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Entries for the ‘Linn County Gold’ Category

The Quartzville Gold Mining Con Man

In 2002 and 2003, I spent several months exploring the area around Quartzville, in Linn County. At the time I was looking for new quartz deposits that might be hiding up there in the mountains. During that time I did some metal detecting in the area, including the old Quartzville town property. You could clearly see the layout of the roads from the difference in the size of the trees, and if you looked hard enough the outlines of old foundations and some old timbers. The area of my exploration was north of the old town site.I did not have any good finds that day. I have heard of people finding nuggets there, but I usually just pass it off as “mythology”. Anyways regardless of what people or lack of what people have found there, does not affect this story about one of the greatest gold mining scams in Oregon history.

When I returned in the summer of 2005 I noticed a “No Trespassing” sign, blocking all access to where I wanted to go, which was on up the forest service road that cuts through the townsite. I did however notice many changes in the area, including the land looked like it was ripped up from one end to the other and changes were apparent. The area was obviously bulldozed and some harvesting of some of the tree’s had been done in the area. I did not venture too far because of the No trespassing sign, but I could see some of the changes from the road.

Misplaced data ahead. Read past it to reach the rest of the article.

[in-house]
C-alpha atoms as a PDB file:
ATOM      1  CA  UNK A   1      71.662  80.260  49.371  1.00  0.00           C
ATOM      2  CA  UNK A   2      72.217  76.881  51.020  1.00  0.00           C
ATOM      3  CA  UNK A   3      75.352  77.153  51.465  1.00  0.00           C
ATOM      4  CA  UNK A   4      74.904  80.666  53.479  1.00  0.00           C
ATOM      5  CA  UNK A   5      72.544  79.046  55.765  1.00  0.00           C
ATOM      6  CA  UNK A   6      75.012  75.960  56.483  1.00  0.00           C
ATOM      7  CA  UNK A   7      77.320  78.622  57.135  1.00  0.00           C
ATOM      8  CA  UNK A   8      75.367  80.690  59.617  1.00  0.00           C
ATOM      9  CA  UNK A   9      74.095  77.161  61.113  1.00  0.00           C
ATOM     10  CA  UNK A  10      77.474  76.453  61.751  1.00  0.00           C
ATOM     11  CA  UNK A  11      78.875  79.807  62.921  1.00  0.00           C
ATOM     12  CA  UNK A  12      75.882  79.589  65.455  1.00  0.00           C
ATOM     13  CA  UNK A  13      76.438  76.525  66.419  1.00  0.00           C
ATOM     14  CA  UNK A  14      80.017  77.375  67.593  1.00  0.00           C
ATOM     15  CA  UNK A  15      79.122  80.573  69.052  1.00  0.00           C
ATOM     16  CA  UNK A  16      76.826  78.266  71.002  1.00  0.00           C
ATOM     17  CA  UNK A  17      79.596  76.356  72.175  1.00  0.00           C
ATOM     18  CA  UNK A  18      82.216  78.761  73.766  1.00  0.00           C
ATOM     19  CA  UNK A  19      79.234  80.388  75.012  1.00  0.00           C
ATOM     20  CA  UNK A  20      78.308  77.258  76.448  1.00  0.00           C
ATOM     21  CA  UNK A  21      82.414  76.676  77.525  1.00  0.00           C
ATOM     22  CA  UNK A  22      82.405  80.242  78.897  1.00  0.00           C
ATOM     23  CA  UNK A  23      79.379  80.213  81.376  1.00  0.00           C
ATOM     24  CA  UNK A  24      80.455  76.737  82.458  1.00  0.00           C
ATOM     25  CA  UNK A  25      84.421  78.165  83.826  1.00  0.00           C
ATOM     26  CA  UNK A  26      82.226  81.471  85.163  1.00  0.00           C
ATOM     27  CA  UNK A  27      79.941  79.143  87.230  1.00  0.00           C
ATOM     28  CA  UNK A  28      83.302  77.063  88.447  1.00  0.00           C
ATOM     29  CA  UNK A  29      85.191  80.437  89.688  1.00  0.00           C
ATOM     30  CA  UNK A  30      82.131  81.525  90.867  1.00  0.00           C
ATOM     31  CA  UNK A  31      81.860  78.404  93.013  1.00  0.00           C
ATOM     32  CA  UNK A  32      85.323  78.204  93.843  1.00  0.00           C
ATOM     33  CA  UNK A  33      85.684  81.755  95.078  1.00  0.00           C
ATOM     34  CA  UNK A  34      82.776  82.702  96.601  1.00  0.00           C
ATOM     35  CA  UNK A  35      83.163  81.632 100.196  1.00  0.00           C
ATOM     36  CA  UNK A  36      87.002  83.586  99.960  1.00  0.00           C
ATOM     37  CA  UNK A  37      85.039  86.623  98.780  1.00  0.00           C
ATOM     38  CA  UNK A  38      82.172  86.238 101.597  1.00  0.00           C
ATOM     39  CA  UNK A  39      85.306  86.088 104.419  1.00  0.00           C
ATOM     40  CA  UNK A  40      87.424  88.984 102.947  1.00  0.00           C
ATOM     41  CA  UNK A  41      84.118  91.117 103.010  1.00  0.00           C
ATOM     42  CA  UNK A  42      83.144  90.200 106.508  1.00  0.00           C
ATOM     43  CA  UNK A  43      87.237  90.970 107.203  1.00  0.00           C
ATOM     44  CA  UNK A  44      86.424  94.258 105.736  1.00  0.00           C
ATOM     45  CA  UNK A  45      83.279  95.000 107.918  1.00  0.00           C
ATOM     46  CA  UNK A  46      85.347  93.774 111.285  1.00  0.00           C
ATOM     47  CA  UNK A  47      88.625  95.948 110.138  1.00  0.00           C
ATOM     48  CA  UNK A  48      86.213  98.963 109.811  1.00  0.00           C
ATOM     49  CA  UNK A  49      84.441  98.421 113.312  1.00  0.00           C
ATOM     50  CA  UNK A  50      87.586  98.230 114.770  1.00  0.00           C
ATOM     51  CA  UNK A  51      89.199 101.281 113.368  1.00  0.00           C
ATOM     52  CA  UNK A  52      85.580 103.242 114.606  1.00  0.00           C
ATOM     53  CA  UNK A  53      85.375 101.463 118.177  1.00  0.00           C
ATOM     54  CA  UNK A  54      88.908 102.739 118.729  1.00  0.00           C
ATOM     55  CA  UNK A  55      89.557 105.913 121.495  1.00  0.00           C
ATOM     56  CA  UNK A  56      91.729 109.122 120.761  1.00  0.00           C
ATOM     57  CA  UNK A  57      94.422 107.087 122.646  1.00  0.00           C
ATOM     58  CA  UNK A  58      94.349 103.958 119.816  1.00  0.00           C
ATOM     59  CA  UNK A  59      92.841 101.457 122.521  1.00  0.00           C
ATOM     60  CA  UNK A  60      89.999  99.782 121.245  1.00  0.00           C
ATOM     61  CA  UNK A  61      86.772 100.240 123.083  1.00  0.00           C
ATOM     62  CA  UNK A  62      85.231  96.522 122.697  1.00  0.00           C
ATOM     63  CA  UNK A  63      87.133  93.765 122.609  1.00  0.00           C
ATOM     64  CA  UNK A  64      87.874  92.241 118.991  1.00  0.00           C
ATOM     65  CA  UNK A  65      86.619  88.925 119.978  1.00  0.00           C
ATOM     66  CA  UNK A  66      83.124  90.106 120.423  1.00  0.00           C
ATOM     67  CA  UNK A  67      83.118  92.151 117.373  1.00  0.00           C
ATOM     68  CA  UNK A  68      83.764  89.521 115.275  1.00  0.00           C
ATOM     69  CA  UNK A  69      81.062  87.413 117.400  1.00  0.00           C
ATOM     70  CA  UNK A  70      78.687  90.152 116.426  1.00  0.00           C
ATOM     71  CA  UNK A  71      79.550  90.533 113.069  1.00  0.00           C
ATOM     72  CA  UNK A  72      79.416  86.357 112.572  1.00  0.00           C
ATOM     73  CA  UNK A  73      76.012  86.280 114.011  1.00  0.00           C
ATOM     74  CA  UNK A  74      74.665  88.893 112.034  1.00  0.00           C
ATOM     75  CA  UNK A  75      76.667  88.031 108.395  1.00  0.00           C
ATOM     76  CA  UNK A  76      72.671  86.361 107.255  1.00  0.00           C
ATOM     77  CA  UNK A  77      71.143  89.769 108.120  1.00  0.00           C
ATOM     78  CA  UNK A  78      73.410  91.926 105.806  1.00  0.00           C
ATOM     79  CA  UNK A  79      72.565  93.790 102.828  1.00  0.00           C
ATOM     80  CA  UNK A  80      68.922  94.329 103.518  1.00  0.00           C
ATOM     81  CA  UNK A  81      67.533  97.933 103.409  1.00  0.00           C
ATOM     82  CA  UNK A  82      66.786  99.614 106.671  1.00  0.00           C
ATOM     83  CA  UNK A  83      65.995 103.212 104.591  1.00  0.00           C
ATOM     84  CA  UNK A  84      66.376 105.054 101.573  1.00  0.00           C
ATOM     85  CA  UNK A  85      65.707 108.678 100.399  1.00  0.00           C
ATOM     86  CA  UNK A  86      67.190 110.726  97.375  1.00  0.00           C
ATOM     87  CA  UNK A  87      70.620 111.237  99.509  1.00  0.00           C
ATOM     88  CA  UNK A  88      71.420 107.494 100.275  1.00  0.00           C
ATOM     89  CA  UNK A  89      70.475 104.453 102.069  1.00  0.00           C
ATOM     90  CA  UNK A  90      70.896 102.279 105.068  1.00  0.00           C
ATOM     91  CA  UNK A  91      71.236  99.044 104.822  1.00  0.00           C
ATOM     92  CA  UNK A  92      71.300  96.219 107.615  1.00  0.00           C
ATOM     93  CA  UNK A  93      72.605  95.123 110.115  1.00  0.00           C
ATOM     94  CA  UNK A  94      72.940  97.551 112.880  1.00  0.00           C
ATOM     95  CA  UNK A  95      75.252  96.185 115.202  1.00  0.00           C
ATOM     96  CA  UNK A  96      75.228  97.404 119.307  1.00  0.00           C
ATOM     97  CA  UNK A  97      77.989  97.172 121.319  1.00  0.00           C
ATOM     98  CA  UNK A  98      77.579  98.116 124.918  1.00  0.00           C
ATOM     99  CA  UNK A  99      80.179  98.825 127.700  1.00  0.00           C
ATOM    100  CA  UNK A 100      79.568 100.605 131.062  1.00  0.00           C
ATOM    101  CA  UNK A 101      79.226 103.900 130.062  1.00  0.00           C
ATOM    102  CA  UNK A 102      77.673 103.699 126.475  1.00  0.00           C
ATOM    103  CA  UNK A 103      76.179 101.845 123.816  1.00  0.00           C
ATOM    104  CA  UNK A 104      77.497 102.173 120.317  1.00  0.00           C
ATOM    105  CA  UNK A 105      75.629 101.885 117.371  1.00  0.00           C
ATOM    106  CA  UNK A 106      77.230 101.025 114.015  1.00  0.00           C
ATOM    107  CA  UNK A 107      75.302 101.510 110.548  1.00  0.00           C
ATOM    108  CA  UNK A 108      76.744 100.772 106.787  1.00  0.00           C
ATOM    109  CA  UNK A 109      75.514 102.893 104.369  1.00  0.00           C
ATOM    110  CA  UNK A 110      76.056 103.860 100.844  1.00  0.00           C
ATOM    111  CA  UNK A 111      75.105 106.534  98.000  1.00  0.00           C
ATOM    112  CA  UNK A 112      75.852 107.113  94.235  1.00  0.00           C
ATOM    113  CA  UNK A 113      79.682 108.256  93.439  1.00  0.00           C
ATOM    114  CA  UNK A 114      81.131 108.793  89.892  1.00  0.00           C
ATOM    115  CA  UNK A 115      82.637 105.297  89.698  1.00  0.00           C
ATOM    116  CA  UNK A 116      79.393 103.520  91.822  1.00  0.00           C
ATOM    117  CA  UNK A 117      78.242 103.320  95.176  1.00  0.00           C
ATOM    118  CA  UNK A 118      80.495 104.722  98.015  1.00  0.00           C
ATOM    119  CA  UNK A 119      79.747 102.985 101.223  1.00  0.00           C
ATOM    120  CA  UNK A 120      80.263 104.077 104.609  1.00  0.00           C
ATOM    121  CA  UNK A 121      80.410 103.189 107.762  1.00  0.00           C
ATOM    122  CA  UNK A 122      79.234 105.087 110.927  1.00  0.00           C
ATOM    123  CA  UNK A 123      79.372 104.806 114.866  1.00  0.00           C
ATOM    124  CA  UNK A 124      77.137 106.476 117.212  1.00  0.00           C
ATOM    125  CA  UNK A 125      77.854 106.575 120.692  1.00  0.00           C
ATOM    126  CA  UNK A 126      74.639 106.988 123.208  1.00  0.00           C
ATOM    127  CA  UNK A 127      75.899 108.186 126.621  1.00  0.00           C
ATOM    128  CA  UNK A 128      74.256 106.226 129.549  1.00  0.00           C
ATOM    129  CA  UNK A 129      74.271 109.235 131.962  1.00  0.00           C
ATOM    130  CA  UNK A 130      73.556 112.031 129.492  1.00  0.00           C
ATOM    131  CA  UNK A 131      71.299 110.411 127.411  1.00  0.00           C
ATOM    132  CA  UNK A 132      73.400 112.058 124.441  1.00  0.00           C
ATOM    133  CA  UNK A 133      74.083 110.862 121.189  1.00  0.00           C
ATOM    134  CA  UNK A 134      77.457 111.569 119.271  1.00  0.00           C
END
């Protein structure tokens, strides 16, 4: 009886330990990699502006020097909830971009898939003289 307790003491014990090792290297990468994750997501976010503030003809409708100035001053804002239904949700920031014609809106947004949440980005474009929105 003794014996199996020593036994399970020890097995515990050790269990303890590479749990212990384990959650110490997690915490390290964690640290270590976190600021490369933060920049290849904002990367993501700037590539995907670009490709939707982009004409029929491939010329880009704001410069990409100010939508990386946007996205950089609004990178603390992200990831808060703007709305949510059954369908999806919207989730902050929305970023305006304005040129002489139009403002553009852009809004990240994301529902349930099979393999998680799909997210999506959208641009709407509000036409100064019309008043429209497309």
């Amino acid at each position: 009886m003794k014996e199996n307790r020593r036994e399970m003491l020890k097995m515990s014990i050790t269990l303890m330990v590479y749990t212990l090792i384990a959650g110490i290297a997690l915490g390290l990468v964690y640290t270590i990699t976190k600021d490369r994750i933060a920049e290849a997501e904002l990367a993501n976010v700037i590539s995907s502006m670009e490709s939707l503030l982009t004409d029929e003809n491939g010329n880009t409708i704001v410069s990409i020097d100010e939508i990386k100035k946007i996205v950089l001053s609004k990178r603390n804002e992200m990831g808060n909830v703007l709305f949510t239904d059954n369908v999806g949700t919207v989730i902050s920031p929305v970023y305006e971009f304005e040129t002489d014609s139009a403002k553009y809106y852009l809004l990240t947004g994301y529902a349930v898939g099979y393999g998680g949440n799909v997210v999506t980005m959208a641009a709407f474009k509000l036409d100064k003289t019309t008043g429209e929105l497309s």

Gold Mining Con Man David Ross Nonnemaker

David Ross Nonnemaker

The Gold Mining Con Man is now known as David Ross Nonnemaker, who ran under the business names of “Western Sand and Gravel” and “Western Mining”. People who have met him says he is a fast and very smooth talking man. This obviously wasn’t his first scheme. Nonnemaker had allegedly obtained money from investors to develop mining operations and harvest timber in the Quartzville area, but had no authority to harvest or mine there. He was a claim jumper in other words.